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The Death of Financial Advisor Resolutions

The Death of Financial Advisor Resolutions

Houston:  “I’ve stopped making New Year’s resolutions a long time ago,” mused Allan following a Financial Advisor New Year’s Resolution speech I’d just delivered.  “It became meaningless,” he continued, “it became a mundane task, and not a true commitment.”

In many ways I could relate to Allan’s sentiments.  Why make New Year’s resolutions that will never be kept?  It’s the old adage best intentions and two bucks will get you a cup of coffee.  To that end, February can be a demotivating month.  Whether it’s slipping off your diet, distancing yourself from your exercise program, or falling off your affluent marketing plan – you’re back to the old you.

The reasons why so many people fail to realize their best intentions each year has been debated by psychologists for as long as New Year’s resolutions have been made.  But the one common theme each failure has is a lack of intrinsic motivation.  In other words, “Sure, I’d love to get in shape – I’ll give it a shot and see hat happens.”  Hardly an ironclad commitment.       

I asked Allan if he really, really wanted to acquire more affluent clients.  He didn’t hesitate, “Absolutely!  I need more affluent clients.” was his immediate response.  Now, as a coach I had the essential ingredient for a serious 2014 Rainmaker’s goal – a strong desire for more affluent clients.

However, most advisors have this desire and truly need more affluent clients, but are unable to transform this into a reality.  Why?  Much like Allan’s sort of generic statement of “I need more affluent clients” so many of these affluent marketing goals, whether they’re framed as a New Year’s resolution or not, are more akin to that vague pipe-dream that would be wonderful if it ever happened.

The following are 3 steps we use when coaching financial advisors into developing success habits.  I suggested that Allan embrace (not try) these steps, and frame it around developing an ironclad financial advisor resolution – his 2014 Rainmaker goal.
 

Step 1. Be specific.  What was his definition of an affluent client?  How many of these affluent clients would he ideally like to acquire during the course of the year?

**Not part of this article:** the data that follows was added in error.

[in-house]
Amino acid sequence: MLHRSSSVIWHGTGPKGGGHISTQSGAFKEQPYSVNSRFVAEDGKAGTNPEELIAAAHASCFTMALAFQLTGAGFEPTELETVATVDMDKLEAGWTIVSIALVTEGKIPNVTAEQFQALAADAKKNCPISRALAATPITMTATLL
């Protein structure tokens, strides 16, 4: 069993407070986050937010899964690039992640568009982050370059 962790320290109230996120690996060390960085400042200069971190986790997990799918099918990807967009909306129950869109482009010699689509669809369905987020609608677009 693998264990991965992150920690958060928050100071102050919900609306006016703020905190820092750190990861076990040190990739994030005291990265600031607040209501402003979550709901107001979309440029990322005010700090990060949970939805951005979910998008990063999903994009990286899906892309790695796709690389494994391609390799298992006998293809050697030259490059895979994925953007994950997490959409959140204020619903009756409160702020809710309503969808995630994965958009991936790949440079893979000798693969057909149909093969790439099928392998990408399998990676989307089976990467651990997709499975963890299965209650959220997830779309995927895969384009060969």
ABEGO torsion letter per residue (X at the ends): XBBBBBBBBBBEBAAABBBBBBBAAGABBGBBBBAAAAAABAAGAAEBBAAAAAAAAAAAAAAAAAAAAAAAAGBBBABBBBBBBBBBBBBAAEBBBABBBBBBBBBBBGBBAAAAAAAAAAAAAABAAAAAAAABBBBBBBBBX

• Allan determined that $250,000 in income and/or $1 million investable assets defined his affluent client.
  • He committed to acquiring 10 new affluent clients fitting this description.

Step 2. Create a feasible routine.  If you’re trying to incorporate exercise into your daily routine but aren’t a morning person, don’t commit to walking 45 minutes at 5 AM.  It’s not likely to become a routine, whereas walking for 45 minutes during your lunch break is far more likely.  For Allan, who says he prefers spending evenings at home with his family rather than socialize in affluent circles, he shouldn’t commit any evening marketing activities.  But sourcing 3 names a week from his top clients and arranging personal introductions over lunch would be doable.      

  • Allan committed to sourcing three names a week.
  • He also determined that introductions over lunch were doable.

Step 3. Reward activity.  Whether it’s exercise, dieting, or acquiring new affluent clients, there’s a tendency to focus on results.  How much weight did I lose?  How many new affluent clients have I acquired?  This results-only focus has derailed many good intentions.  The secret is to focus on the activity.  Assuming you’re doing the right activity, walking to lose weight, getting personally introduced to an affluent prospect.  On a weekly basis, when activities are completed as planned – it’s time for your reward; go to the movies, go out to dinner, etc.

  • Allan was brilliant in this reward step, he involved his children.  His message to them would be simple; “If I do a good job at work throughout the week, I’m bringing   pizza for dinner Friday night.”  Just like that, he knew his kids would hold him accountable. 
     

Only time will tell if Allan possesses the intrinsic motivation to execute his affluent marketing plan.  If he does, whether or not he refers to this as his New Year’s resolution, these three steps will develop into his personal ironclad financial advisor resolution and ultimately become success habits.

I’d love to hear about the Ironclad Financial Advisor Resolution or any success habits you’re developing -- linked to a 2014 goal.     
 

The Oechsli Institute [5] does ongoing research and coaching [6] for nearly every major financial services firm in the US. To take the first step towards coaching with The Oechsli Institute, complete the pre-coaching business profile [7] for a complimentary consultation.